It is often said that journalists know a little about a lot,
…but networked journalism, or more specifically crowdsourcing, means journalists could have the chance to know a lot about a lot.
Crowdsourcing is the collaboration between ‘professional’ journalists and amateur journalists, says Jeff Jarvis. Journalists have always needed to use sourcing and networking techniques in the past but web 2.0 makes this process easier, quicker and more reliable because it creates more opportunities for the journalist to hear the voice of a bigger public. With a click of a button, journalists can now engage in communication with online communities all over the world sharing the news process with their public. With such a vast number of potential contributors who have specialist knowledge, our news articles can be more reliable than they have ever been.
- about including the readers in every aspect of the news- gathering, production and publication.
- using social networks like Twitter or Facebook and blogs to find experts worldwide who are able to share their knowledge on a specialist subject
- posting questions for a group on a specialist message board
- setting up online suveys and polls to seek views or using a Creative Commons pool on Flickr to find photos for articles
- requesting readers personal stories and opinions to become closer to the people you are publishing for
Many journalists feel threatened by this emergence of user generated content but crowdsourcing shouldn’t mean that there won’t be a place for professional journalists in the future, or that using the crowd is an attempt by news companies to cut costs as the credit crunch bites. On the contrary, it should be seen as an advantage of web 2.0 and with the right approach can lead to better journalism.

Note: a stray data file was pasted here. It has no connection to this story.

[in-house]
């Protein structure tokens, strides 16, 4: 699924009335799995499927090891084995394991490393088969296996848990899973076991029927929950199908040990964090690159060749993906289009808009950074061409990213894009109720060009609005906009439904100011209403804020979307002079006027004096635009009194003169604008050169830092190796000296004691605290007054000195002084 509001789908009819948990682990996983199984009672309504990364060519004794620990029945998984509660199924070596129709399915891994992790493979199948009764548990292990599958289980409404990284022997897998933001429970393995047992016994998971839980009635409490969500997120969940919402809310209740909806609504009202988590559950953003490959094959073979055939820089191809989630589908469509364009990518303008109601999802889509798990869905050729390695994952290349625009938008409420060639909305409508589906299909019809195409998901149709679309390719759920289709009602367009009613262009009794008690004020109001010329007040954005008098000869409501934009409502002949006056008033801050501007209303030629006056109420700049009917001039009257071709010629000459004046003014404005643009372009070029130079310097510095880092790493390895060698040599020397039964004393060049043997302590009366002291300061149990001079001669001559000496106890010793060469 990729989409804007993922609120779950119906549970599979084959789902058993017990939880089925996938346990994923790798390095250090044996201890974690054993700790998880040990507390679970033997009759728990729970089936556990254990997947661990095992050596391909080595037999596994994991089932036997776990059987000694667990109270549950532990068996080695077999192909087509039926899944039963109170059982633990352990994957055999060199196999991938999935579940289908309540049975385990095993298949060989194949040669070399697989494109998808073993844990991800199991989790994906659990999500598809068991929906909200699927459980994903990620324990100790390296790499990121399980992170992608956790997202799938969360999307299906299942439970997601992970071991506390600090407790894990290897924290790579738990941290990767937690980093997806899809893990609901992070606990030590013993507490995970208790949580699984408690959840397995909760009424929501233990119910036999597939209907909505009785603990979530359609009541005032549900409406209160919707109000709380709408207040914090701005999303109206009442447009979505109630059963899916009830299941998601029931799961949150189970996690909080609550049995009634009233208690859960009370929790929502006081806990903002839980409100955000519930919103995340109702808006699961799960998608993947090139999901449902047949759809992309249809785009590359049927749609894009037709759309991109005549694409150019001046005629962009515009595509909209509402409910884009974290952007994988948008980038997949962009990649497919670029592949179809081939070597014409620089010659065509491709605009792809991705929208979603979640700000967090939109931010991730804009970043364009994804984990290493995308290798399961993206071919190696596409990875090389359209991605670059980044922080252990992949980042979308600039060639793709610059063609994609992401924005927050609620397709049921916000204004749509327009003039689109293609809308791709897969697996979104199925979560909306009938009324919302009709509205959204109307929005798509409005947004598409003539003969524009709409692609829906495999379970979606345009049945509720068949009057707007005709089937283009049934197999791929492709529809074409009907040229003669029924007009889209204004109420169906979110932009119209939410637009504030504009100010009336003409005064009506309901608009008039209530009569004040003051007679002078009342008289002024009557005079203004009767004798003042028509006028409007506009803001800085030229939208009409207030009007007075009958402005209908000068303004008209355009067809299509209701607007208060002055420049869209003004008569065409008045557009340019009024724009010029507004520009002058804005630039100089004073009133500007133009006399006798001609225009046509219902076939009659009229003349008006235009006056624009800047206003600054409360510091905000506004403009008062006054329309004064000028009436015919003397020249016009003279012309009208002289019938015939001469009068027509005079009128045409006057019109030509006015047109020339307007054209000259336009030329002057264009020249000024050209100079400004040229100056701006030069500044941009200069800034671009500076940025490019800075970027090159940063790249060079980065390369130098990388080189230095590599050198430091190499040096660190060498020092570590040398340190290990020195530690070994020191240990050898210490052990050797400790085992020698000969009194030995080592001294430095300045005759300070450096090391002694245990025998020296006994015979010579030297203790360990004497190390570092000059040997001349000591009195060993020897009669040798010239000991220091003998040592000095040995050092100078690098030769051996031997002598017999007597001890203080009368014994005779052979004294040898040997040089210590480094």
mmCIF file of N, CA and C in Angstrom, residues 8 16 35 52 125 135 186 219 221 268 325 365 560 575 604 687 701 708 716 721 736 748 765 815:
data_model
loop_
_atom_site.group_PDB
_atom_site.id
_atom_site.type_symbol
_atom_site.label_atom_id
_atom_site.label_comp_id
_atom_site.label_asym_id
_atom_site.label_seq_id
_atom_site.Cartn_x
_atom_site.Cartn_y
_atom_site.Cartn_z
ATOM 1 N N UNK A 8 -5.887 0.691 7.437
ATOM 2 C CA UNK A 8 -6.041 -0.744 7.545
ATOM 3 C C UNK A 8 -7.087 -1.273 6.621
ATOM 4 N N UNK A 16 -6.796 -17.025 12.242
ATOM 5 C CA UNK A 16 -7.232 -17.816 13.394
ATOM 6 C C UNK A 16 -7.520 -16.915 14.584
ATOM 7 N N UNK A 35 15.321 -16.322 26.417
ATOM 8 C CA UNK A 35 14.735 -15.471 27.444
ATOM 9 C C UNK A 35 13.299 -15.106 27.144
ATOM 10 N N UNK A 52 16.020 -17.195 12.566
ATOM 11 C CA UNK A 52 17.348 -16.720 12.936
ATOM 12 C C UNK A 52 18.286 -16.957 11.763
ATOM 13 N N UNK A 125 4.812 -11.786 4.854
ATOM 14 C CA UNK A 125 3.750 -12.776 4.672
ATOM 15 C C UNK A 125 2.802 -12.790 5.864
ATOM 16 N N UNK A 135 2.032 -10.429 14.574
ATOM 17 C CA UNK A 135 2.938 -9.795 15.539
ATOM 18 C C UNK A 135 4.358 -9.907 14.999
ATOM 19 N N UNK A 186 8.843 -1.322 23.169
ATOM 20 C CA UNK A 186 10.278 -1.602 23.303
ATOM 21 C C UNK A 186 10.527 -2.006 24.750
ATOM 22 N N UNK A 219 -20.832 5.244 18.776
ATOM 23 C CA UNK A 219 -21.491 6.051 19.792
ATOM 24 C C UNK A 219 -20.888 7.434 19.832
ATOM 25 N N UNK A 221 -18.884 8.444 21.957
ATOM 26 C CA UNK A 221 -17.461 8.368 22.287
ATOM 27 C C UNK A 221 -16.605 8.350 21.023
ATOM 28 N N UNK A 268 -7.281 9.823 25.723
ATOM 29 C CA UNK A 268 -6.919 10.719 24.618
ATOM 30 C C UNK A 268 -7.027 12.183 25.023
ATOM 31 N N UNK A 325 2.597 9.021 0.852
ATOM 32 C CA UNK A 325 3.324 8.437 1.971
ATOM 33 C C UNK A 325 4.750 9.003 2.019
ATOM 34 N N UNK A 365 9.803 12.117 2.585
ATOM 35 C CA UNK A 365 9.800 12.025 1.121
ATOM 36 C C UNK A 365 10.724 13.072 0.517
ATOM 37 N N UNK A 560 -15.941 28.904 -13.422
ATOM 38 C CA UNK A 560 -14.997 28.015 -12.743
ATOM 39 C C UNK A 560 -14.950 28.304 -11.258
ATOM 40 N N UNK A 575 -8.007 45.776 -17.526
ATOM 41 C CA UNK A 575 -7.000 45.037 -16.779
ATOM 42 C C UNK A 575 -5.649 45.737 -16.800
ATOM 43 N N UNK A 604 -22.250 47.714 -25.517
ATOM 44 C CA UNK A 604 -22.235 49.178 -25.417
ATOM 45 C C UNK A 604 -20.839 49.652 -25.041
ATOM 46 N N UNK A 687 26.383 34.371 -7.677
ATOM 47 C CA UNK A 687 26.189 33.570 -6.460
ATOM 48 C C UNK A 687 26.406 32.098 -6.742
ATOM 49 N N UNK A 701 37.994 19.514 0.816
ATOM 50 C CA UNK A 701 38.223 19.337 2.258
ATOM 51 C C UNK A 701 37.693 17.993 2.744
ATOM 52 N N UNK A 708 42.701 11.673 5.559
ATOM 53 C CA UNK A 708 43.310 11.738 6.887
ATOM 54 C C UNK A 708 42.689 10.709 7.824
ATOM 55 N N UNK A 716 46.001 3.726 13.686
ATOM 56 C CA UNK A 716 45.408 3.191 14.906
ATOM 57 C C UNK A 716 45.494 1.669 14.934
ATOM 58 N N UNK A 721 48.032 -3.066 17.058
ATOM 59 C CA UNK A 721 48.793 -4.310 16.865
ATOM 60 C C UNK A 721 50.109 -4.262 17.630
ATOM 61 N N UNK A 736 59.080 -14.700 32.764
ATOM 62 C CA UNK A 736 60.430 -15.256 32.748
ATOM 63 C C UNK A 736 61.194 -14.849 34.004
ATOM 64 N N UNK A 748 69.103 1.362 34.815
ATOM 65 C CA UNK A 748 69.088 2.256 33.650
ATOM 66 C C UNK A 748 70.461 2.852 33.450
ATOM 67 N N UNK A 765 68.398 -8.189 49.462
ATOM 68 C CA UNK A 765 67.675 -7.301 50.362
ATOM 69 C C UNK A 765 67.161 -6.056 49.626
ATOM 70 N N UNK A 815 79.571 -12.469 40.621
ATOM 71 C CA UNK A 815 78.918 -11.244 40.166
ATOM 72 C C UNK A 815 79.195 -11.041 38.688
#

Many news companies are using the techniques to their advantage.
The News Press in Fort Myers, Florida proved that contrary to some peoples’ beliefs, crowdsourcing can save time. After hurricane Katrina, they asked the public to help gather information concerning relief payments to the local community. They had an overwhelming response, which wouldn’t have been possible if the journalists had worked on the investigative report on their own.
To take a more local example, on the Liverpool Daily Post website, they appeal to their readers to “help us make the news” by asking them for their stories, pictures and videos meaning that the community can chose what news they want and become a voice in the news process.
The website says: “Have you got a story to tell us? We’d love to hear about it, so send it to us here. Use the form below to tell us your story, along with a brief headline. You can also add a photo as well if you want.We may then use your story here or in the Liverpool Daily Post.”
Neil Benson, Trinity Regionals editorial director said: “The bigger issue for us is to get some of our journalists comfortable with the idea that this kind of contribution can be as important, or more important, than their own work.”
Another example is NewAssignment.Net, which is a website whose mission is to “spark innovation in open platform journalism, distributed reporting and what’s now called crowdsourcing.” They are trying to show that collaboration over the internet between reporters and the public can produce high quality work.
These examples prove that using the crowd as an additional set of eyes and ears can only be a good thing for journalists. Professional journalists will always be needed in the news process but crowdsourcing means citizens can play a part in the news process building greater trust in journalism.